Deciding capacity is a contentious subject. Also if the forms are filled out incorrectly then you will not be granted POA until the forms are rectified. I had no problems with my dads forms as they were filled out correctly. Just take your time to read and understand the forms and which parts need filling in and which don't. I think we were left with 4 or 5 pages that actually needed filling in.

    Anyone can be a certificate provider as long as they have known the doner PWD for a certain amount of time, a friend or neighbour is ideal and the witness only has to witness the signing, they do not have to have any other connection.

    As far as I can see as long as the person has capacity then solicitors are not required. If they do not have capacity then it is not possible to get POA

    Of course if you would prefer to use a solicitor you can but it is not a requirement.
     
  5. Normaleila

    Normaleila Registered User

    Jun 4, 2016
    486
    I don't think it's ethical for a solicitor to tell you that.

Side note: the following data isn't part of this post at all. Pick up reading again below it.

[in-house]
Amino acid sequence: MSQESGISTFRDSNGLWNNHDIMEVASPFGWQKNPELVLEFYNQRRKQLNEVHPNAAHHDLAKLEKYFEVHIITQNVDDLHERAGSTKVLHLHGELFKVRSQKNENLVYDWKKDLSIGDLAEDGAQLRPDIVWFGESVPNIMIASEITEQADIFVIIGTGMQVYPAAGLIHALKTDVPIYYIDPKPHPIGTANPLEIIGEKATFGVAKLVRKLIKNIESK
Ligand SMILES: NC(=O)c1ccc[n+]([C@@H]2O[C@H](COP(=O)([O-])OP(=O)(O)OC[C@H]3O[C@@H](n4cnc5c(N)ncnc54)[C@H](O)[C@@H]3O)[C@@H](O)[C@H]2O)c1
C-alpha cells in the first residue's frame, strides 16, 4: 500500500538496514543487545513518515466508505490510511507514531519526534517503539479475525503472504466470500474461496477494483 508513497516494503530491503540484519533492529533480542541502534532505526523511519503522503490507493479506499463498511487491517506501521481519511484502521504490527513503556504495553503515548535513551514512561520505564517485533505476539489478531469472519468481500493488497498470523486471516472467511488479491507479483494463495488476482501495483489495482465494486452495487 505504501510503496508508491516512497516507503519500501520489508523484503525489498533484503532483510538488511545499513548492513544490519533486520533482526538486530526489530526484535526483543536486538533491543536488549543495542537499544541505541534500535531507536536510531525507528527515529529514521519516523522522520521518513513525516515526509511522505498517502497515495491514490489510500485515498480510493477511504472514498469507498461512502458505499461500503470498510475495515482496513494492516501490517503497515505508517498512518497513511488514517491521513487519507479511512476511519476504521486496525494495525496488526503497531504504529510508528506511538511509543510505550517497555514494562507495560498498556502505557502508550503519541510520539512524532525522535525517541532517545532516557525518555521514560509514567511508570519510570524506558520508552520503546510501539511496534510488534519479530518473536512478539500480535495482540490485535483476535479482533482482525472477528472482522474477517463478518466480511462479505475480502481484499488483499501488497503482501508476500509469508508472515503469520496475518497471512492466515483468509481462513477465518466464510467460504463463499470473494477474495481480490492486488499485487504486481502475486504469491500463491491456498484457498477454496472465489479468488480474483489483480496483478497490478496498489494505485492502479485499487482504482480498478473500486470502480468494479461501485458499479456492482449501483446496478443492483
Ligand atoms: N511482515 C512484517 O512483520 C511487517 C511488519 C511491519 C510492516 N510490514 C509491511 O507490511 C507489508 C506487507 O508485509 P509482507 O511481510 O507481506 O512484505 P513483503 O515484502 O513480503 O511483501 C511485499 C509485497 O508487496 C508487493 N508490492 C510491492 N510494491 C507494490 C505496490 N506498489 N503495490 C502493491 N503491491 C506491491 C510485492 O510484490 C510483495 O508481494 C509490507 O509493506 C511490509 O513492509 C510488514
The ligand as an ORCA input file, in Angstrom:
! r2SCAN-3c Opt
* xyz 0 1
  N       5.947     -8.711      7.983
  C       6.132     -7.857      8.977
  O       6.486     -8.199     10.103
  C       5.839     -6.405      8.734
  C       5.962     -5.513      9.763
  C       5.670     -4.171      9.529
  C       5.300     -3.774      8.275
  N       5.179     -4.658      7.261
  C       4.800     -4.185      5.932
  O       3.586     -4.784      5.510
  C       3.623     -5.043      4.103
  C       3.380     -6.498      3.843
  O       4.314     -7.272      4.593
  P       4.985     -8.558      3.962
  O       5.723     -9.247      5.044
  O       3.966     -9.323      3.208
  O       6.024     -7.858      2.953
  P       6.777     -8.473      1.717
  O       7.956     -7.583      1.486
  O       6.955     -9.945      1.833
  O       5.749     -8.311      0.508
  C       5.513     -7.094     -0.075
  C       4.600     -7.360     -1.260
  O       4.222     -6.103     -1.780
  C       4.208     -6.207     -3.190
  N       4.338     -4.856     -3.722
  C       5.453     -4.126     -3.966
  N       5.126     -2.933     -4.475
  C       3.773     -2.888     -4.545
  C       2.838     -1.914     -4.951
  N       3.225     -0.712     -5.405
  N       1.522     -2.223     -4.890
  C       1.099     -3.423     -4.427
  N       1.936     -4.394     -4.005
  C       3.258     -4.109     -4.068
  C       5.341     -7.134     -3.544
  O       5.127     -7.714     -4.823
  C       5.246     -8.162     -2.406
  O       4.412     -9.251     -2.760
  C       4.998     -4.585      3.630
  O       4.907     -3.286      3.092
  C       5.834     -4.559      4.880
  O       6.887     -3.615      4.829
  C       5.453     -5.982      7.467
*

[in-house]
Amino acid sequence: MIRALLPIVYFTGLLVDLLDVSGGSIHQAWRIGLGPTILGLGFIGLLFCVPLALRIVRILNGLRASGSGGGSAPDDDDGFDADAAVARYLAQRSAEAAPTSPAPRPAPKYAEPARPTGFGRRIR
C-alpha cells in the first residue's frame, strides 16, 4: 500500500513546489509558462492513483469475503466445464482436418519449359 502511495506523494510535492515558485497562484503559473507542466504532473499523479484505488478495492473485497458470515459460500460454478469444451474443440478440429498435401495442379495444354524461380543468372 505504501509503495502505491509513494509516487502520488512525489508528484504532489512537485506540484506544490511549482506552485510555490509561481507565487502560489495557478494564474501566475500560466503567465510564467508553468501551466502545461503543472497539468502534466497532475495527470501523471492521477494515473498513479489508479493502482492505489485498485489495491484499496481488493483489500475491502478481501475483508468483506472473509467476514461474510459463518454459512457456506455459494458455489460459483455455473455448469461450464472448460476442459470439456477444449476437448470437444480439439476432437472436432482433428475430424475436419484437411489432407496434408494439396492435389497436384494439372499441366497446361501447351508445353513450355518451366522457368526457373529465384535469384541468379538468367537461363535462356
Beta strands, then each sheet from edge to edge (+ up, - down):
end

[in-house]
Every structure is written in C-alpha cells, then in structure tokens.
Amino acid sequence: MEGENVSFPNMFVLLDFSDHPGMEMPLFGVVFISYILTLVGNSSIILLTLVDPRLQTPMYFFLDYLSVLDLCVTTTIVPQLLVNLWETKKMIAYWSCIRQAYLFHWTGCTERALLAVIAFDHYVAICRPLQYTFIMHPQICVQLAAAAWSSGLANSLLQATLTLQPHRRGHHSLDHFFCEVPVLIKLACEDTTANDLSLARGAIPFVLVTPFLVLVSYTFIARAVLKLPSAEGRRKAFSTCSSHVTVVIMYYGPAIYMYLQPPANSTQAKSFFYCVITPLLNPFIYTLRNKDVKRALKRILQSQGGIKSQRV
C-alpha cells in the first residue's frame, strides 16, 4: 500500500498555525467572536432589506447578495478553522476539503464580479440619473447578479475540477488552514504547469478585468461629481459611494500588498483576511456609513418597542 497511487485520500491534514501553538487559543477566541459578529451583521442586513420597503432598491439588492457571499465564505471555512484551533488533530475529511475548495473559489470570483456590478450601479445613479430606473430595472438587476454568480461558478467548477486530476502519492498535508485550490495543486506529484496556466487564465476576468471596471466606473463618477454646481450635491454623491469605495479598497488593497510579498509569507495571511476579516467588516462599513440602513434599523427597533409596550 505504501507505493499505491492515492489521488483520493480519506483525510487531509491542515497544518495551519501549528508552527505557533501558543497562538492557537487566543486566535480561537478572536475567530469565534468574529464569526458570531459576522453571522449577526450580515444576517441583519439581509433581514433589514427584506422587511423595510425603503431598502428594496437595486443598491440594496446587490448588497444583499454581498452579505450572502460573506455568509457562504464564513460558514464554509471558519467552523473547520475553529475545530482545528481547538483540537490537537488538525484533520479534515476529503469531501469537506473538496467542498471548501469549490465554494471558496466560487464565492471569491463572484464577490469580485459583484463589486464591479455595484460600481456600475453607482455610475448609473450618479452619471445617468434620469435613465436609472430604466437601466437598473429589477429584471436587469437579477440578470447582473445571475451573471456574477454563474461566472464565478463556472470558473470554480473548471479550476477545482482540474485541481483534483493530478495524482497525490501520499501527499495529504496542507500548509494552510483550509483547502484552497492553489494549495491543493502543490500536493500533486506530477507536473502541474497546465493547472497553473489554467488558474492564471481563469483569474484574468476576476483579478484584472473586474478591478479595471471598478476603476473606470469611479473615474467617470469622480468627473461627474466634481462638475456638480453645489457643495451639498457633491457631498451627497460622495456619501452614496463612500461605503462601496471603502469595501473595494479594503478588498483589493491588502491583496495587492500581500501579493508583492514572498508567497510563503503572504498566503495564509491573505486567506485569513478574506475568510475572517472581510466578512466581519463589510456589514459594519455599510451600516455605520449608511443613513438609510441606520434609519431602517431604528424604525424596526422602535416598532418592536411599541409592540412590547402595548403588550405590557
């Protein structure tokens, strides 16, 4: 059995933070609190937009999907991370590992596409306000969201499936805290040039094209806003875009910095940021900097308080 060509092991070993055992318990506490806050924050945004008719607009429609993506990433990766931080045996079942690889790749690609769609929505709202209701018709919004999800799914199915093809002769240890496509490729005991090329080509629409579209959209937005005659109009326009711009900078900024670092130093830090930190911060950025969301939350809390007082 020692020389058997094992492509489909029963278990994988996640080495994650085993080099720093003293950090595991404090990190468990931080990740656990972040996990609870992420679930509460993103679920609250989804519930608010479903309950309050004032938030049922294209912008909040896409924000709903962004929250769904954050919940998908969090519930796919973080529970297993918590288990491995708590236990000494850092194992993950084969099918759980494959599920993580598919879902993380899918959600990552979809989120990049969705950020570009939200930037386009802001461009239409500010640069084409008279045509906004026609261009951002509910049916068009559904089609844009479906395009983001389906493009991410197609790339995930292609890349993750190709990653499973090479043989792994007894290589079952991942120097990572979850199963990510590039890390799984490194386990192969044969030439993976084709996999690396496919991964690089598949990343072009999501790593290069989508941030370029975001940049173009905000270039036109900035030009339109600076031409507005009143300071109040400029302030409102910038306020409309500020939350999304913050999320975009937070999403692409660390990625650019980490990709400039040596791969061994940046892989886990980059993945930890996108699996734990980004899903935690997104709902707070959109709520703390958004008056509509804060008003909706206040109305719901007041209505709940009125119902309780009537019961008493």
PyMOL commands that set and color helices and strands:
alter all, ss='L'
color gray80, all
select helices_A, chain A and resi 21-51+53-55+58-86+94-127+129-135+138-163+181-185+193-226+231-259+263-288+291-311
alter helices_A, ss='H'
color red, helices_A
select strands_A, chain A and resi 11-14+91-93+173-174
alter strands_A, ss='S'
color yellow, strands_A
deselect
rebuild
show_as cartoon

6. jenniferpa

    jenniferpa Volunteer Moderator

    Jun 27, 2006
    39,309
    Factually no, there is not "must" about using a solicitor.

    My numbers are very out of date and I'm not sure where I got them from (perhaps the old OPG website), but my recollection is that approximately 40% of solicitor created LPAs were at one point being rejected because the terms of the LPA were incongruent with the purpose of the LPA. And I think that's the point: if you want to create a very basic LPA appointing X as an attorney with Y as a back-up, people can DIY that. It's when they want more complex arrangements (joint attorneys, with both acting in the case of this, singly in the case of that, when there is an r in the month) - people (rightly) go to solicitors for that. But all solicitors aren't created equal I'm afraid. The person who was perfectly competent to help you with your house conveyancing, may have very little experience of this.

    Go to a solicitor or not: just do your due diligence when selecting one.

    Edit: and when it comes to a DIY LPA, the area where people most often make errors are order of signing. LPA's need to be signed in a very specific order.
     
  7. Philbo

    Philbo Registered User

    Feb 28, 2017
    490
    Male
    Kent
    Well, they would say that? ££:rolleyes:

    I did LPAs for my wife (PWD) and myself when we first realised that all was not well with her (shortly before diagnosis).